As for older L-3 who can no longer perform due to physical restrictions: when a customer asks for a level-3, they should be asked what are their general goals. If steeps, bumps, jumps are the goals, then the ski school better not assign them to a 50 year-old with bad knees. Just use common sense.
post #6 of 10
In addition to some level 3's not making much effort to stay current, some aren't even members of PSIA any more! They still wear the badge, but they don't pay their dues or take any kind of interest in changes in skiing.
I've spent the season trying to hunt down a certain instructor who has been teaching people to start a turn with their upper bodies. Horrible when you get them afterwards. Students keep telling me he has a shiny pin on, like my bronze one, but it's gold and red, they think...
good grief.
post #7 of 10
Thread Starter 
TomB, the quote in my response was not mine it was Ott's.

I don't really care what they call the different levels as long as it makes some sense to informed paying customers. I might take lessons from other than a level 3 if people I trust had a good experience with the person. After all, level 3s had to be level 1 and 2 at some point in their training.

I have to participate in training to keep my certification, but that doesn't mean that I am currently skiing at the level that I am rated.

[ April 19, 2002, 03:14 PM: Message edited by: Lucky ]
post #8 of 10
There is no reason to distrust an intern or a resident in a hospital, just because they are in the process of becoming certified, they have an overseer whom they can consult and they are not performing brain surgery...yet. But when they are done, fullfledged practicing doctors out on their own, we trust them with our lives...

The same goes for aprentice and associate instructors, they are not going to get a mogul clinic or other high advanced class unless the director thinks they can handle it. But a full certified instructor should be able to handle any class within the realm of recreational skiing.

As to the waning physical capabilities of some instructors, that can be a problem of which the SSD is usually aware and if he thinks that the instructor is still valuable in some way he may put him/her to work in an area where the skiing prowess is not paramount.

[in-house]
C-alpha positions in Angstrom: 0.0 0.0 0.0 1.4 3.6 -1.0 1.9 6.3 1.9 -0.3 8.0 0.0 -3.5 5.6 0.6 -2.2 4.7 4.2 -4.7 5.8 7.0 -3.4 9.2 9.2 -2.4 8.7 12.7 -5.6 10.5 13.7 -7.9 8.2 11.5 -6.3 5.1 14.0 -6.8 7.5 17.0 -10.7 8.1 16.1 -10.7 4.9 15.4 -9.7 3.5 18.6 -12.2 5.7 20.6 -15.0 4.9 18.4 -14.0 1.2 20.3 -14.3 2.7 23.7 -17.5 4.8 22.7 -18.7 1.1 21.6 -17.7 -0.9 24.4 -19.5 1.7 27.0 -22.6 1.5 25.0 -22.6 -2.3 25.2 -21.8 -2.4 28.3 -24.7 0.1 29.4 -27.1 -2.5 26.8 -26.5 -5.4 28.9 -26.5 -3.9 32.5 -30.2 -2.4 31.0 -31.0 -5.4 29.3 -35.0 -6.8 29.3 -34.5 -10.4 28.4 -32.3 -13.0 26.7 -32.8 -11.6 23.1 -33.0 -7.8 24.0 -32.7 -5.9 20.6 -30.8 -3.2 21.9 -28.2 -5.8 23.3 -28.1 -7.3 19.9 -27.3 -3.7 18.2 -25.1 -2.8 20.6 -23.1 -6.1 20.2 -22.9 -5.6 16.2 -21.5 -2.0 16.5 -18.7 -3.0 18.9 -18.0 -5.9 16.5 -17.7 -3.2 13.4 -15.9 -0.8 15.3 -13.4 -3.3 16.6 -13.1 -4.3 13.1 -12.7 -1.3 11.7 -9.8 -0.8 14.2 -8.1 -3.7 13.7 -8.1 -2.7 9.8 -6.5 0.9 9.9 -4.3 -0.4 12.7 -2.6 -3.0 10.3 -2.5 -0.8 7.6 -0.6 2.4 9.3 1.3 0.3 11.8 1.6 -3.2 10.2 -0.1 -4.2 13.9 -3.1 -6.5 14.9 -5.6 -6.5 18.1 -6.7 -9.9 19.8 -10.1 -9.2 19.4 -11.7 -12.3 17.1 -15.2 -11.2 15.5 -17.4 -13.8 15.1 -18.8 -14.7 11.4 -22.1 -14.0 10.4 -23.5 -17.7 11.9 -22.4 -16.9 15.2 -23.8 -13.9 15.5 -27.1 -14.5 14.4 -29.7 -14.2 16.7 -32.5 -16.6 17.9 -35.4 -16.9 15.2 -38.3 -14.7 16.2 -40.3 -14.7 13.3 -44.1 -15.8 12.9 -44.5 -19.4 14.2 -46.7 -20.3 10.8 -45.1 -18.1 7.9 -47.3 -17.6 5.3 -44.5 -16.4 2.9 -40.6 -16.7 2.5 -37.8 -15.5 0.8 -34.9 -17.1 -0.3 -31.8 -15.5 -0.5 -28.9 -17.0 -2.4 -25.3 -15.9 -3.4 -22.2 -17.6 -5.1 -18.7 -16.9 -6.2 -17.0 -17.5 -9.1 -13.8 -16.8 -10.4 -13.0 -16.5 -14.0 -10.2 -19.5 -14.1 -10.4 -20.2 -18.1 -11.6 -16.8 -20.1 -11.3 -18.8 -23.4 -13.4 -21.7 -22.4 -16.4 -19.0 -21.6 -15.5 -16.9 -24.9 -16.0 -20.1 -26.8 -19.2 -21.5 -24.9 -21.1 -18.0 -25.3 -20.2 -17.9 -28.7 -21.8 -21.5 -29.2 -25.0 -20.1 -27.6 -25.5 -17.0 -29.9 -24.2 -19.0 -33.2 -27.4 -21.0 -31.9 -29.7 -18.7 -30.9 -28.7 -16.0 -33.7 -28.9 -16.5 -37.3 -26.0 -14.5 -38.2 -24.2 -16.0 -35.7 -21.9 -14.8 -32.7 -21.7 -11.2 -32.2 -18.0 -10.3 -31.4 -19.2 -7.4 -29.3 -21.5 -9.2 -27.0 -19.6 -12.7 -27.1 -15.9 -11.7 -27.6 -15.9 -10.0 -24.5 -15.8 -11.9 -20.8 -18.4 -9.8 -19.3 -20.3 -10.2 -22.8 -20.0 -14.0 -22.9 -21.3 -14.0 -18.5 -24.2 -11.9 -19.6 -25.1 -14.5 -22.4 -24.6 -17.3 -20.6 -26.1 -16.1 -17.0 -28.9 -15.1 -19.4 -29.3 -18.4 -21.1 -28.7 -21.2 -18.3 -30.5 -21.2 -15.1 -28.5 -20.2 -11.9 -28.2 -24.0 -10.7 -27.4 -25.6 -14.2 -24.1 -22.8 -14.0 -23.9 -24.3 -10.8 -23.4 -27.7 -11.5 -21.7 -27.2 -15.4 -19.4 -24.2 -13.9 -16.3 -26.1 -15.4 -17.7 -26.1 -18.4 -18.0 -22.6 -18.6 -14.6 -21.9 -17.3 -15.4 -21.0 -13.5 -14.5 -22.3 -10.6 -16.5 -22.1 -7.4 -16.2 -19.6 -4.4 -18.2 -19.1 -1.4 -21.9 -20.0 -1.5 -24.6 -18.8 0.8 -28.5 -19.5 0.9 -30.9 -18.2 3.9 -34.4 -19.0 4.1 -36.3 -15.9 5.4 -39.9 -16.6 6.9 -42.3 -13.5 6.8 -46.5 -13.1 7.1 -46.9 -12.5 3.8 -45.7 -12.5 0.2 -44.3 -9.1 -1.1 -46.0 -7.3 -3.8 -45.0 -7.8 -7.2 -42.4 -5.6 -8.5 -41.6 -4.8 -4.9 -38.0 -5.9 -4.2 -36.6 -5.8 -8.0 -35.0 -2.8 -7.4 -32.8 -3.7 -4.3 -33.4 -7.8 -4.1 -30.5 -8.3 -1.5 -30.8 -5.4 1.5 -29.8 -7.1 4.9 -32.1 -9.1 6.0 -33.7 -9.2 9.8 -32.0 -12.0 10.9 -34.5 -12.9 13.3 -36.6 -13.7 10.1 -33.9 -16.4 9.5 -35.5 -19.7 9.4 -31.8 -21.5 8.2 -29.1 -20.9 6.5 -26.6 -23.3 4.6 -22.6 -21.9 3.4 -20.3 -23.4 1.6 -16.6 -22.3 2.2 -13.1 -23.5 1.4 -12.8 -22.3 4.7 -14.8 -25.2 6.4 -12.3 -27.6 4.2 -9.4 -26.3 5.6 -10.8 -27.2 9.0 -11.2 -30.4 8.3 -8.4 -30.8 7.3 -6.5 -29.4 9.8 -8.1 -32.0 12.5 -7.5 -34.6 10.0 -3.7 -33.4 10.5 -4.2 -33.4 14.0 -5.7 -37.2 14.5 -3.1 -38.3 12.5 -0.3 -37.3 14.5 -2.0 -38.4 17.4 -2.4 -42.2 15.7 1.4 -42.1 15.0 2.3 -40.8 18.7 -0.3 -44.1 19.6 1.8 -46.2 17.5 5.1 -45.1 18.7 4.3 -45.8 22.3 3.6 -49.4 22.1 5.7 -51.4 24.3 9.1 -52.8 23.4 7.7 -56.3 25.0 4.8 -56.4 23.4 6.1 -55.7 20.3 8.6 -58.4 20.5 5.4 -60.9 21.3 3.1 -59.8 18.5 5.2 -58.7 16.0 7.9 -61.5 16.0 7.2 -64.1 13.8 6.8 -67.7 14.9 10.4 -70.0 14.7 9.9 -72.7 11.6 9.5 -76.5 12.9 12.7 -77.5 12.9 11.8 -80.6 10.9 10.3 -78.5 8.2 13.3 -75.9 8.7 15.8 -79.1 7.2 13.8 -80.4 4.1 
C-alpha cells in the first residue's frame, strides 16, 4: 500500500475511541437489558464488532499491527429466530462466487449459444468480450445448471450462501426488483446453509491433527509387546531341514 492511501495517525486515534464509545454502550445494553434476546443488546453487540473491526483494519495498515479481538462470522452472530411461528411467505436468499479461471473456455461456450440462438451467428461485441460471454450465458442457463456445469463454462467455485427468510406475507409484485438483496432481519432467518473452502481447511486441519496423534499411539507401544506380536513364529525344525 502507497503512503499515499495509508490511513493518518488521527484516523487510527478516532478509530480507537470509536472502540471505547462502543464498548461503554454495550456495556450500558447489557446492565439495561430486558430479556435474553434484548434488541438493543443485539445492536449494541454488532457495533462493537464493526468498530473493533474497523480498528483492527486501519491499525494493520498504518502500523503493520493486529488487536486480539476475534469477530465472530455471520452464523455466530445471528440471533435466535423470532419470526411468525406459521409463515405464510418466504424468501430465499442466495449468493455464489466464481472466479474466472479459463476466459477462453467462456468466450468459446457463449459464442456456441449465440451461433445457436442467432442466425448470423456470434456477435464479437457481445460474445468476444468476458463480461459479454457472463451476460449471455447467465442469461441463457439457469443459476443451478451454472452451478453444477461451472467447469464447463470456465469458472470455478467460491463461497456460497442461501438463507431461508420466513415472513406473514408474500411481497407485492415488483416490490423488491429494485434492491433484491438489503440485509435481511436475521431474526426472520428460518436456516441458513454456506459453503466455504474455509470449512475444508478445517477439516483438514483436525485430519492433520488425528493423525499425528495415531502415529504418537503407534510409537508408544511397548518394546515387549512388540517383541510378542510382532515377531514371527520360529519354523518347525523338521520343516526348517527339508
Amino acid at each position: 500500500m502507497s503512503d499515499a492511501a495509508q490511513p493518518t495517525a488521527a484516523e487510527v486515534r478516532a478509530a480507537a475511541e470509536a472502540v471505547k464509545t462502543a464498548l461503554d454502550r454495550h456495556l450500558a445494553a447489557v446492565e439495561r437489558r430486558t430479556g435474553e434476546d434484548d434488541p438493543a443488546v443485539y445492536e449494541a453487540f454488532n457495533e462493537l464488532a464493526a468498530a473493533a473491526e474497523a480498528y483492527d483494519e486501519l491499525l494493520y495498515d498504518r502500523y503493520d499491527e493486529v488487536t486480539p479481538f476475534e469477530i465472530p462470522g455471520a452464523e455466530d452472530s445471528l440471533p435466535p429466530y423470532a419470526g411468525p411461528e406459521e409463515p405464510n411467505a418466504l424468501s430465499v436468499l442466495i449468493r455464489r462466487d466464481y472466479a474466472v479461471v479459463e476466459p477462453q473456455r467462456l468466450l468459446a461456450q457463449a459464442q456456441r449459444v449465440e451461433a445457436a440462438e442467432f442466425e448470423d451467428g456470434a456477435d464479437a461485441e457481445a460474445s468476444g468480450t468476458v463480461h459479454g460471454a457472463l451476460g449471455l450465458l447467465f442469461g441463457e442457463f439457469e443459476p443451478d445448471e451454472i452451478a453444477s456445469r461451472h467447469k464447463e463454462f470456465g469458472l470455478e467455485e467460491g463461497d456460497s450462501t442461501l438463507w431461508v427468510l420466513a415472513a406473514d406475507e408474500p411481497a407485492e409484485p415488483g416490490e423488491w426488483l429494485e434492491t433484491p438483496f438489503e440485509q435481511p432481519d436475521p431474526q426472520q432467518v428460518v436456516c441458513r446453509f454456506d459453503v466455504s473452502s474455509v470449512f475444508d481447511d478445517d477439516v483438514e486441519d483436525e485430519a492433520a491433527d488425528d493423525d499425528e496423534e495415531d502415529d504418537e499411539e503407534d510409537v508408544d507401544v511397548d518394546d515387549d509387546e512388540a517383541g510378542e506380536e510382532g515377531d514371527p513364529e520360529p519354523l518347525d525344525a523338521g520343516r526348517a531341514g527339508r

I started teaching in 1960, got my full certification in 1963 and quit teaching in 1985 at the age of 53 when I still could outski most anyone I encountered. I was still a sought after instructor but I had limited time and couldn't adher to a schedule since my photojournalism job had me now move at a few hours notice, so rather than having to make excuses why I didn't show up, I just retired. If you read my profile it says 'retired level-3 instructor'. I also keep my pins under wraps.

Despite all that I've kept up fairly well with the advances in skiing, and when I don't know something, I ask.

Having said that, getting to level-3 is very easy now compared to then, but as I hear there is a big turnover and people let their certification lapse and the ranks need to be filled.

That's just my take on it... ....Ott
post #9 of 10
You want to know about re-certification at work, I have to do it every 3 months [img]smile.gif[/img]

An athlete can almost always outperform the coach in their discipline, so does that mean that makes them a bad coach? Sure it’s nice to be able to watch somebody do it right and try to emulate them, but what is more important is somebody watching you right and trying to correct you. I would have full confidence in somebody who was once a very competent skier but could no longer ski as aggressively as they could. They have climbed the curve so can empathise with what I’m going through, yet have the wisdom to coach me to a greater level.
post #10 of 10
Those who can, do.
Those who can't, coach!

There are a few who can do both!